McDonnell suggests learning more about positive training at On-target-training.com or the International Society of Equitation Science website. “Your horse will benefit from you developing these skills, because they establish a more positive motivation for work and handling,” she says.

5. Safe Feed Storage

Photo: Alexandra Beckstett, The Horse Managing Editor

Erin Denney-Jones, DVM, of Florida Equine Veterinary Services, in Clermont, offers a simple gift that helps protect your horse year-round from binging-related laminitis or animal-spread diseases, such as equine protozoal myeloencephalitis and leptospirosis, both of which can contaminate your feed.

 “Build a box or buy a container to secure your horse’s feed so critters don't get into it and, especially, so your horse doesn’t get into the feed if he ever gets loose and breaks into the feed room!” she says.

Trash cans with secure lids work well, as do heavy-duty rubber totes. For extra protection, consider buying feed bins with locking lids or placing a secure latch on the feed room door.

6. A Mud-Free Paddock

Photo: iStock

The answer to "What do horses really want for Christmas?" came easy for Alayne Blickle of Horses for Clean Water, in Nampa, Idaho. However, her suggested gift might make some extra work for you, at least initially. “A mud-free paddock!” she recommends.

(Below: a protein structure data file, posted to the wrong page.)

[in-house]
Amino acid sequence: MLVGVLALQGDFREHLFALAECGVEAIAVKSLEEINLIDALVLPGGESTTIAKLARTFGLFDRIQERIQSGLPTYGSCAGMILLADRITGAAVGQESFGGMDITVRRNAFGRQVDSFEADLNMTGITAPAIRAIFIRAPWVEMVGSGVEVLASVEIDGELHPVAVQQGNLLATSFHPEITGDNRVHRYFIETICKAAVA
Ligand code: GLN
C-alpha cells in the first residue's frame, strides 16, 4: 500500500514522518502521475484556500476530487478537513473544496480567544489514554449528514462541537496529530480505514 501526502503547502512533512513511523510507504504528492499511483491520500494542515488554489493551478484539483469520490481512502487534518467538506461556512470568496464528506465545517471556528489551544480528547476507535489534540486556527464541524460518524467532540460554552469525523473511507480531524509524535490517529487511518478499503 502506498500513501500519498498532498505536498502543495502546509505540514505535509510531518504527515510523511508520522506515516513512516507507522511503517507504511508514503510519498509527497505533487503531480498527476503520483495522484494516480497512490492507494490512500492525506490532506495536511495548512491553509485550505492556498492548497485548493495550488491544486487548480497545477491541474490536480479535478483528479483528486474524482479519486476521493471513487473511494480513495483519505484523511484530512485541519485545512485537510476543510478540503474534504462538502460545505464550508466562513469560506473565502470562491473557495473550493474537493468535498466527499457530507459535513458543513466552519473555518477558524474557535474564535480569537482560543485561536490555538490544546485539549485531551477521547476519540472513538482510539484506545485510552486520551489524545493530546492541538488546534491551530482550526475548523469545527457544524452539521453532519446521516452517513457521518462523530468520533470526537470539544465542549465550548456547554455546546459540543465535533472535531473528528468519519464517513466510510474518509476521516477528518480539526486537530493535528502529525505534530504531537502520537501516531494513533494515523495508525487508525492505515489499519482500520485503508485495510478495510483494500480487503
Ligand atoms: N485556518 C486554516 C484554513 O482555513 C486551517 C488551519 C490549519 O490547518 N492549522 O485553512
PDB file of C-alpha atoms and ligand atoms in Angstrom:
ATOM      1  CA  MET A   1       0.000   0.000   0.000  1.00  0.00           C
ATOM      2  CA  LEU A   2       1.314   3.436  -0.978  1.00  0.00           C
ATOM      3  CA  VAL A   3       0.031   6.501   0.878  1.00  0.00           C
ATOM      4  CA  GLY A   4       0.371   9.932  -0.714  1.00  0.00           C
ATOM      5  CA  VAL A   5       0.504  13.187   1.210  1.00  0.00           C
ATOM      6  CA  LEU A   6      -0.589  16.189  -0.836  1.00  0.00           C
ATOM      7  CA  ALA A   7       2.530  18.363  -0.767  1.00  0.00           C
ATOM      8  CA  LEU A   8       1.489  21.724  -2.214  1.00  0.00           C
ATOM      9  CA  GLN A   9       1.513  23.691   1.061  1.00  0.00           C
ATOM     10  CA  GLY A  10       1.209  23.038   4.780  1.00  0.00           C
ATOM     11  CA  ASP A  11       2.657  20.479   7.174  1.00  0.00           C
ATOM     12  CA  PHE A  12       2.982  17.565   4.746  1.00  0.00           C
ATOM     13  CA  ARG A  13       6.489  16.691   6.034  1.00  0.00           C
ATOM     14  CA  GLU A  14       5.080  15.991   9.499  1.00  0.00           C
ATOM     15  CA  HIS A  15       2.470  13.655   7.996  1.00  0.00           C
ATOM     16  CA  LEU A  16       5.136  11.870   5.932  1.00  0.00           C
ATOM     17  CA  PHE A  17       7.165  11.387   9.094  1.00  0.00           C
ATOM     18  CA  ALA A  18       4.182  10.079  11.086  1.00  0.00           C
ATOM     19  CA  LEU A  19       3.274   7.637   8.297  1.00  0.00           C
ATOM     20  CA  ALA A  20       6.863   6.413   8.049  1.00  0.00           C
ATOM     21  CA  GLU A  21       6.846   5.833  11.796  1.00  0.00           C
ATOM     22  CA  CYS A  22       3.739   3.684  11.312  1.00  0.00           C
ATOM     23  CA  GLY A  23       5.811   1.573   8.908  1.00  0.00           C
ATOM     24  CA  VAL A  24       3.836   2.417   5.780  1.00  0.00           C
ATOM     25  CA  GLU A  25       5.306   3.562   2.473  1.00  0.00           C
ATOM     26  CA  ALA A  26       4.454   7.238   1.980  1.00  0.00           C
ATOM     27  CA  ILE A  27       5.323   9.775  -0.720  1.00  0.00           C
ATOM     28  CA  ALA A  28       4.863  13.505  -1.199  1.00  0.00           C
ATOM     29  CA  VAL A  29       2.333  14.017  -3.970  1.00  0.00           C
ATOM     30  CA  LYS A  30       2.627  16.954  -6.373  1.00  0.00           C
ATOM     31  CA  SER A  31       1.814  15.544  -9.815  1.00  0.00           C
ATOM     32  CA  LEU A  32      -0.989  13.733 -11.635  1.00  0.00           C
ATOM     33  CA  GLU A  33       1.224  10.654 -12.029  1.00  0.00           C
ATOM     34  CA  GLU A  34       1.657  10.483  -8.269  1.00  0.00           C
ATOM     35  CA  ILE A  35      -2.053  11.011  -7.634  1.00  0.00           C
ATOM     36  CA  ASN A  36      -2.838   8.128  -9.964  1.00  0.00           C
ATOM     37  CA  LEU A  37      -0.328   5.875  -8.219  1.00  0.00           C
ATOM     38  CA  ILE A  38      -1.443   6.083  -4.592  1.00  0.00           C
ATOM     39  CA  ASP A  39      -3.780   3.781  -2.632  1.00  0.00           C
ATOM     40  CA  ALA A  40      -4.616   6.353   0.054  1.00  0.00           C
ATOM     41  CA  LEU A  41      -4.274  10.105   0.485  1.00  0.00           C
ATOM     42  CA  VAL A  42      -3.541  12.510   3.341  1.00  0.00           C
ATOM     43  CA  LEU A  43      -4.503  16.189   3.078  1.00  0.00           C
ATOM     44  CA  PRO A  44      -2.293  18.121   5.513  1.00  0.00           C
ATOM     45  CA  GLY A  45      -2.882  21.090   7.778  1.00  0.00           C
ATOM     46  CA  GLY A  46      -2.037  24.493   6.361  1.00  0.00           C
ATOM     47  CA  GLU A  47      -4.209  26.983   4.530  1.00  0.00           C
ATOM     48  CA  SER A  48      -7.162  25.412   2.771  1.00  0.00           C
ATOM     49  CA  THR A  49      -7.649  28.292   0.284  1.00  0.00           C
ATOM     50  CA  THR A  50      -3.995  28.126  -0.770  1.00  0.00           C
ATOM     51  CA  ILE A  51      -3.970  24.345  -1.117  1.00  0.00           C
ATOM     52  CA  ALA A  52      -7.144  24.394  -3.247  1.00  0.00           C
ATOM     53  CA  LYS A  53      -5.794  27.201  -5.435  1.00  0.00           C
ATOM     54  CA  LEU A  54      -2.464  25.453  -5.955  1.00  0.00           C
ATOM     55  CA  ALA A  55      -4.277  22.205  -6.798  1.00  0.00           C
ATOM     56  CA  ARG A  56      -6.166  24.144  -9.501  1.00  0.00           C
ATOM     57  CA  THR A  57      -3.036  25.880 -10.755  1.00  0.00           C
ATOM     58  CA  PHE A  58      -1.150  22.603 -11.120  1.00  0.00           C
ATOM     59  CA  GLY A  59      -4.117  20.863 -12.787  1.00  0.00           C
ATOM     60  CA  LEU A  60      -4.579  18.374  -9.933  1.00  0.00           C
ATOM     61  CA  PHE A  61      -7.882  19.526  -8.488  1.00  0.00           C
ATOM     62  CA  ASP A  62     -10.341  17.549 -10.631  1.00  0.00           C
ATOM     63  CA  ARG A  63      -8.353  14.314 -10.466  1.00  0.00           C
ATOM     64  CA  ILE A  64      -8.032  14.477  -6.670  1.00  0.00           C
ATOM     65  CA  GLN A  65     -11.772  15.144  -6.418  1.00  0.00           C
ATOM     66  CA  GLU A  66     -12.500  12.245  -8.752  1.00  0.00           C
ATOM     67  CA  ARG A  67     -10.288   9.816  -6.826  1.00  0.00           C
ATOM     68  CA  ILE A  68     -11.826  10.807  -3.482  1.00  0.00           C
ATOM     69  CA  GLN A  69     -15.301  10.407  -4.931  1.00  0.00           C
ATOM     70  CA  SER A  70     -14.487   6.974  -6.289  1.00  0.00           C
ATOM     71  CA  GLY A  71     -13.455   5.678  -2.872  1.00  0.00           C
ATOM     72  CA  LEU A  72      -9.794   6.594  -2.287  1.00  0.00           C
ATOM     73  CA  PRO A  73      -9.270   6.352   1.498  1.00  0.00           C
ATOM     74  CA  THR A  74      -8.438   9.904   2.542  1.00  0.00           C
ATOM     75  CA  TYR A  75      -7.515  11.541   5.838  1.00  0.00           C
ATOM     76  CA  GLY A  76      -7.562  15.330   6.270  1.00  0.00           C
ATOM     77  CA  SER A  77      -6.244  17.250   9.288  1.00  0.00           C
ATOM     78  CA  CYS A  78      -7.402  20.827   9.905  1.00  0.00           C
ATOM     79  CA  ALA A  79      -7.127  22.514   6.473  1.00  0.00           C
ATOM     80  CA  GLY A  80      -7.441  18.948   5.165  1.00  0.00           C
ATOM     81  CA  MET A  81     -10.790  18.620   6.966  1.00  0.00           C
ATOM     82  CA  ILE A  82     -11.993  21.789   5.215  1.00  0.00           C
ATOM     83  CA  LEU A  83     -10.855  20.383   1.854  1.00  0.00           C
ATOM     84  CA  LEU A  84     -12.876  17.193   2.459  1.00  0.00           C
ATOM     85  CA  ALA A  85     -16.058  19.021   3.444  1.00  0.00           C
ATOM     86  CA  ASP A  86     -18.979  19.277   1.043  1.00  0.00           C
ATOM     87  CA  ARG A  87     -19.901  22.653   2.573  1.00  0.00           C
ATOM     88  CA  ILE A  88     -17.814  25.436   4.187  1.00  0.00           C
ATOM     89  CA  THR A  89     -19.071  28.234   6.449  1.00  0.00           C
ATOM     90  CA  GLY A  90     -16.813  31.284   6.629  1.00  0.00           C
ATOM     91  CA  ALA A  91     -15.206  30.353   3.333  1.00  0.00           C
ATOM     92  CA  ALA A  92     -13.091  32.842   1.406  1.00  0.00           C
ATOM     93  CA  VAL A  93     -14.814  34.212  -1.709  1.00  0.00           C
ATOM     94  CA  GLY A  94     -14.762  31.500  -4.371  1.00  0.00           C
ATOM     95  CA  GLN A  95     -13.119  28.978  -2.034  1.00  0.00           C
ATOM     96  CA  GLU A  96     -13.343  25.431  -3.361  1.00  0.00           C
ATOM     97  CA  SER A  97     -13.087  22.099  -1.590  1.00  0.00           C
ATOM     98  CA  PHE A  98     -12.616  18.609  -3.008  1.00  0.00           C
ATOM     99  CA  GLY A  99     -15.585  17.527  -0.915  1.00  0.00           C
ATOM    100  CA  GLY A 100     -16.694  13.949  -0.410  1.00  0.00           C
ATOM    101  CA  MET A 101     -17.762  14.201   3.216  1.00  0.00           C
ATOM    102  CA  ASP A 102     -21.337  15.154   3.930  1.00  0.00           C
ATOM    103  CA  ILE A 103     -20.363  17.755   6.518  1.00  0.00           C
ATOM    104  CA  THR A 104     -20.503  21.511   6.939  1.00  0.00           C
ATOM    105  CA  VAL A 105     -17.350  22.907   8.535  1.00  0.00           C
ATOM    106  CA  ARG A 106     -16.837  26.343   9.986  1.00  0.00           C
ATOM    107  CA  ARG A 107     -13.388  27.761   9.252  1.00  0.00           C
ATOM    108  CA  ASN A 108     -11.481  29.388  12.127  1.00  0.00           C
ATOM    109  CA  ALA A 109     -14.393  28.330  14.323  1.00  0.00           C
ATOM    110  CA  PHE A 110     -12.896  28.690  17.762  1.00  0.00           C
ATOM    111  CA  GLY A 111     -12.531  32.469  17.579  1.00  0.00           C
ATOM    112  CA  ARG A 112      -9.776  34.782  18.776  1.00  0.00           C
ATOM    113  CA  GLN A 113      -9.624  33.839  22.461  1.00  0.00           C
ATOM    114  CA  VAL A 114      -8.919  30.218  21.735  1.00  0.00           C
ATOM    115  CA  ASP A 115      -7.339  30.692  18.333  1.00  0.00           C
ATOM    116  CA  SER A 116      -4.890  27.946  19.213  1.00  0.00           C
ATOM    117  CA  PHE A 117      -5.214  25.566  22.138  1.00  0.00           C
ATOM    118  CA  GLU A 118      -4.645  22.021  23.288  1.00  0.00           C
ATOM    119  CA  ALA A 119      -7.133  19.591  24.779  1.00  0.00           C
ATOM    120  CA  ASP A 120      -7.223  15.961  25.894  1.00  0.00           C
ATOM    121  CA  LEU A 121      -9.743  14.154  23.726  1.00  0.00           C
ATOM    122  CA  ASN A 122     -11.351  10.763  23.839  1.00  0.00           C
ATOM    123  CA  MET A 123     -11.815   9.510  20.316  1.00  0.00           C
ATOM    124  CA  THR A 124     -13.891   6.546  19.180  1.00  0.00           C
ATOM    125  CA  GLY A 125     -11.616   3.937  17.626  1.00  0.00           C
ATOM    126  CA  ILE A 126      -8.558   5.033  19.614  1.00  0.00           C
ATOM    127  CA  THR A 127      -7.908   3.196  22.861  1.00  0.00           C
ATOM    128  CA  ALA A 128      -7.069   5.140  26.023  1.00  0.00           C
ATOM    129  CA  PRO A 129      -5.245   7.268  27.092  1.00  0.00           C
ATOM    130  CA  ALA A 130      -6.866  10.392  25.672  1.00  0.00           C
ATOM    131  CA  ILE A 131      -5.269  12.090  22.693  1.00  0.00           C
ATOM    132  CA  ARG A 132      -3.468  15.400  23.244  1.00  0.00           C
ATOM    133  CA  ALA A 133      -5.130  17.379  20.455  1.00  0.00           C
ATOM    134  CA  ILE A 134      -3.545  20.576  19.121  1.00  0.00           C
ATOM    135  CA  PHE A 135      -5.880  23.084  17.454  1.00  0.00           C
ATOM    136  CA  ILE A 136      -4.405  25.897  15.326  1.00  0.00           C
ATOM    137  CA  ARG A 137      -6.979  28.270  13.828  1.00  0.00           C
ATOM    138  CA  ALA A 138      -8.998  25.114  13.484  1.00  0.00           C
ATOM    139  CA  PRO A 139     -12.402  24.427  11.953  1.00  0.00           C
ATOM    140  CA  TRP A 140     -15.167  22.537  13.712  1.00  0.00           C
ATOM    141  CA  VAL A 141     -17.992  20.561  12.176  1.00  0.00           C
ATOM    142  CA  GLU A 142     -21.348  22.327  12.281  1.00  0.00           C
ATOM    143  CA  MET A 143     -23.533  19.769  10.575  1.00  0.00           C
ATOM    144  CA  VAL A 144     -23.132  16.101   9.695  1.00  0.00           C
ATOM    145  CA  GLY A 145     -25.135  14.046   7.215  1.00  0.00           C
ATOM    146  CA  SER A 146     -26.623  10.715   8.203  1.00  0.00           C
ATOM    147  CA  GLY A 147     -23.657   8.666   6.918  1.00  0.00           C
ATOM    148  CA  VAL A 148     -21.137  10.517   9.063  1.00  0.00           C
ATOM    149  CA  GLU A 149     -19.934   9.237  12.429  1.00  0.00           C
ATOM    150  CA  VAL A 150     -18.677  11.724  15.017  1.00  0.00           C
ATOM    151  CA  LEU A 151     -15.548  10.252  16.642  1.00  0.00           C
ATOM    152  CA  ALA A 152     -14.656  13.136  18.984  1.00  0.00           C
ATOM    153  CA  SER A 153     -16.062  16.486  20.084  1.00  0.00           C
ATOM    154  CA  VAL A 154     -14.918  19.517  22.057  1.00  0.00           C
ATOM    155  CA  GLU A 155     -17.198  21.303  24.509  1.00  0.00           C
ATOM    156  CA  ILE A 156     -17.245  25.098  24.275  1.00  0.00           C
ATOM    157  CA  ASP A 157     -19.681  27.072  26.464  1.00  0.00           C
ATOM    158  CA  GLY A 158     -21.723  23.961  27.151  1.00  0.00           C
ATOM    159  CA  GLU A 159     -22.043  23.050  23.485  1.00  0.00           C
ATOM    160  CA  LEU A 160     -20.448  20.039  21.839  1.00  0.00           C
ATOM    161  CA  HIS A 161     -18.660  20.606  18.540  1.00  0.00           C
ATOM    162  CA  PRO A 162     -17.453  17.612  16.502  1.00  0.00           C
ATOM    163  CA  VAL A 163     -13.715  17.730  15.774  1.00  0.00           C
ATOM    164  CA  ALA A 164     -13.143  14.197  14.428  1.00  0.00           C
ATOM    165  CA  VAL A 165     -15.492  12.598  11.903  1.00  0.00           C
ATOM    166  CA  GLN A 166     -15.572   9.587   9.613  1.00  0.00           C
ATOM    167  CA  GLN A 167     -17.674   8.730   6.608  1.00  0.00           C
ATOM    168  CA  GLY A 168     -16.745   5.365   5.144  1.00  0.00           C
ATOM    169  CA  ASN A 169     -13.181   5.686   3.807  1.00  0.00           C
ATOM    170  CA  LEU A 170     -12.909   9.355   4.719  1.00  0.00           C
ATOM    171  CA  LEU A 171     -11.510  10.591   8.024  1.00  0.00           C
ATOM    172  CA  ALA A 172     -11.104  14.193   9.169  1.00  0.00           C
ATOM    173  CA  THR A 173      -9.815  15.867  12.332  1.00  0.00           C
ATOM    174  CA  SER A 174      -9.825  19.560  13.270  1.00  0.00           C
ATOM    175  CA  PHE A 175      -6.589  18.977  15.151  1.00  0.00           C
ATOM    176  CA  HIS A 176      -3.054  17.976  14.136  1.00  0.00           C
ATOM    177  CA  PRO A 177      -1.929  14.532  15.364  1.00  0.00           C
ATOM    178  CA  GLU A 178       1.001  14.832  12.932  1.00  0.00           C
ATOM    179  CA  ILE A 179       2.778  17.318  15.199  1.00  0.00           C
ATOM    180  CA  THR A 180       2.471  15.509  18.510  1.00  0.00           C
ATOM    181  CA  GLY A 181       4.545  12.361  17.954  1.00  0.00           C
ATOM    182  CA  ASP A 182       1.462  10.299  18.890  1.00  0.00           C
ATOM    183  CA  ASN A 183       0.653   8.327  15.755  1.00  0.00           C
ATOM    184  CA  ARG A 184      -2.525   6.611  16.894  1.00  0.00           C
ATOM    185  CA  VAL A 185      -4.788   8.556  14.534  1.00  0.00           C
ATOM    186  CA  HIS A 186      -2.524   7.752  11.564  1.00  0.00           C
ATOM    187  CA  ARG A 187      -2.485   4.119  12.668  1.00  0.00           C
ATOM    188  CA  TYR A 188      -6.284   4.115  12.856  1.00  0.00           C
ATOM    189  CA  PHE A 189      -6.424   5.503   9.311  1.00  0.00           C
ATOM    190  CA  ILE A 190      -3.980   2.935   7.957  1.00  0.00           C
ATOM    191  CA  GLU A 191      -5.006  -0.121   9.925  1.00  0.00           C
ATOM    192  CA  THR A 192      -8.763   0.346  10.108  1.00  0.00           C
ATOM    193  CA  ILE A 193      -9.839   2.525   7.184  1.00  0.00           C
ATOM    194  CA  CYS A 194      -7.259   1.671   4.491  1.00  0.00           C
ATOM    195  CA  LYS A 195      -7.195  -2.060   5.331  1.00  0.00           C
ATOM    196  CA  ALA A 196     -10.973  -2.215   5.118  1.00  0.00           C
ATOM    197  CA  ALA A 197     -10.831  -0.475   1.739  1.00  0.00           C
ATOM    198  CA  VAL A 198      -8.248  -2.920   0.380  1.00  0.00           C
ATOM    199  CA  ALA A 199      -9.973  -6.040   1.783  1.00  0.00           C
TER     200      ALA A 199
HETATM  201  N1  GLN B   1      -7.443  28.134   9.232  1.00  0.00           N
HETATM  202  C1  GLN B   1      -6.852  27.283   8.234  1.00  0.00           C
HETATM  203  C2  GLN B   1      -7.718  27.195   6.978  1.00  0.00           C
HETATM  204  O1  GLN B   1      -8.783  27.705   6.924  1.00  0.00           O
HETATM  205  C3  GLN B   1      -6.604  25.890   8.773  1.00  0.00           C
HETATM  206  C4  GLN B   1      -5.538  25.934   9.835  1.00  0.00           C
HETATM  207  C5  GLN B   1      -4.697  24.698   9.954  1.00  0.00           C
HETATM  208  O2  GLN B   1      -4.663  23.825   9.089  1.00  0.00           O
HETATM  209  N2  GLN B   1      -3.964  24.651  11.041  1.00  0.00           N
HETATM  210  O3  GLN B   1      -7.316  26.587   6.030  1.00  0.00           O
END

While visions of horses galloping through freshly fallen snow adorn many a Christmas card, mud and ice is much more typical when you mix horses with cold and precipitation. Both mud and ice present health and safety risks, such as thrush, scratches, and slip and falls.

“No horse wants to spend time standing in muck,” Blickle says. “Instead, horses do their best to avoid it. Gutters and downspouts go a long way for reducing mud by diverting away clean rain water and keeping it out of high-traffic areas. Footing of some sort (usually some type of crushed rock or coarse washed sand) in paddocks about 3- to 6-inches deep will keep horse up, off the soil and prevent erosion. And implementing a regular manure management plan of removing manure daily. Fifty pounds of manure per day is 50 pounds of fine organic material, which will absorb moisture and create that much more mud each day.”

A tractor makes eliminating mud and moving gravel and sand much easier, so maybe Santa might need to come through on your wish list as well. You know, in spirit of giving your horse what he really wants.

What are you getting your horse this year for Christmas?

About the Author

Michelle N. Anderson, TheHorse.com Digital Managing Editor

Michelle Anderson serves as The Horse's digital managing editor. In her role, she produces content for our web site and hosts our live events, including Ask the Vet Live. A lifelong horse owner, Anderson competes in dressage and enjoys trail riding. She's a Washington State University graduate (Go Cougs!) and holds a bachelor's degree in communications with a minor in business administration and extensive coursework in animal sciences. She has worked in equine publishing since 1998. She currently lives with her husband on a small horse property in Central Oregon.